DLR Prescreening of new fuel candidates

The database contains the properties of more than 15,000 fuels and relevant substance groups.

The introduction of alternative fuels for civil aviation is associated with major challenges for manufacturers, even though the demand for sustainable aviation fuels (SAF) is now increasing - not least due to the new legal requirements for blending quotas in the EU and the USA. With prescreening, we offer an opportunity to test and characterise the properties even before approval and with small quantities.

The approval for new types of fuel is extremely complex because safety is a top priority in aviation. This prioritisation is unavoidable, but also represents an enormous hurdle for innovations. This is because fuel manufacturers lack important information about the suitability of their fuel for approval in the early stages of development, when sufficient quantities are not yet available for experimental tests. Against this background, the researchers at the institute have developed a method based on probabilistic machine learning algorithms to evaluate new fuel candidates with regard to the requirements for approval: the DLR Prescreening. We make the resulting information available to fuel-producing partners to enable holistic product development and reduce the risk of subsequent approval. With the Technical Fuel Assessment, we offer a further, scientifically in-depth and comprehensive service aimed at the targeted optimisation of a fuel for the respective purpose.

The DLR Prescreening

Our prescreening process is based on the two-stage procedure developed in collaboration with the National Jet Fuels Combustion Programme (NJFCP). The analysis is possible with just a few millilitres. First, the fuel composition is analysed in the laboratory using qualitative and quantitative two-dimensional-gas chromatography (GCxGC) and trace component analysis. The composition is analysed component by component according to C-number and substance group. Then, in a second step, selected properties of the fuel candidate are predicted using the property models of the SimFuel platform and compared with other fuels from the SimFuel platform and specification limits. The database, which was also set up as part of the Jetscreen project, now contains data on more than 15,000 conventional jet fuels and more than 450 new types of fuel, as well as numerous analyses of the most important molecular groups and models for material properties. Many of these fuels originate from research projects that have made their data available.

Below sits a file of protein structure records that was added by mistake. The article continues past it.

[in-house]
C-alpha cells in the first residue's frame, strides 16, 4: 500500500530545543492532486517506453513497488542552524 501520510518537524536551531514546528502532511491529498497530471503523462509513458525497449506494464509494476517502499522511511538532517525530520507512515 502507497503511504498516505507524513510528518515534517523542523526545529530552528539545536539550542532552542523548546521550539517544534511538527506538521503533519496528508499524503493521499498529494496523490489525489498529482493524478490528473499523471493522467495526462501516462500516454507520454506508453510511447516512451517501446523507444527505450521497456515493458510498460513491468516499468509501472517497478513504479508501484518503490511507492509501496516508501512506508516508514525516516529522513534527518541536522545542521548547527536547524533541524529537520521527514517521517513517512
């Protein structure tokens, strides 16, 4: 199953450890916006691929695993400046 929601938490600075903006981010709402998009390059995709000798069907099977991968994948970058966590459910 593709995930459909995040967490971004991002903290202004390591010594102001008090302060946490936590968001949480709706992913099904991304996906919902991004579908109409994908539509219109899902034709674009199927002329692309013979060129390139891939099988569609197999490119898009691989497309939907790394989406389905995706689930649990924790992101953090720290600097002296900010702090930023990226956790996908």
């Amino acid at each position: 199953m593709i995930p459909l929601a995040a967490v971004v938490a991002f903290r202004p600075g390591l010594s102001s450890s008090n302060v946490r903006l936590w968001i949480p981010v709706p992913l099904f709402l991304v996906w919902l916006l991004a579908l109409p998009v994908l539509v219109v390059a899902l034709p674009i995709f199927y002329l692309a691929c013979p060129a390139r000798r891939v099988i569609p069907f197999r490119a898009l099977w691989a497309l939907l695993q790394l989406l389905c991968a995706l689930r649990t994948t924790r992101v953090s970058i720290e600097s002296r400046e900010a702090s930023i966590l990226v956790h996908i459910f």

Fuel sample with prescreening data
In prescreening, a fuel is first chemically analyzed, then its properties are compared with those of other fuels and the specifications of the ASTM standardization authority.

Our team uses supervised machine learning to predict the properties for the comparative analysis. The algorithms are trained with the data from the SimFuel database. They are then used to simulate and evaluate the properties of a new candidate based on the detailed gas chromatography results. The visualisation of the results in specially developed, complex diagrams makes it possible to see at a glance what behaviour a fuel will exhibit later - and, above all, whether these properties are within or outside the specifications set by the ASTM.

Point of contact for manufacturers from all over Europe

In the years since the project Jetscreen, the interdisciplinary team has built up unique expertise in the evaluation of new types of fuel. It is the official contact for companies from all over Europe. Numerous research projects and companies have had samples of their developments analysed at the institute and have been able to use the feedback to optimise their processes. The evaluation of a whole range of new fuels, in combination with combustion chamber tests and co-operation with other DLR institutes in flight tests, has shown that the prediction made by the prescreening developed by us is not only accurate, but also very precise.


Dr. Markus Köhler

Head of Department Chemical Kinetics and Analytics Department
German Aerospace Center (DLR)
Institute of Combustion Technology
Pfaffenwaldring 38-40, 70569 Stuttgart

Dr. Patrick Le Clercq

Head of Department
German Aerospace Center (DLR)
Institute of Combustion Technology
Multiphase Flow and Alternative Fuels
Pfaffenwaldring 38-40, 70569 Stuttgart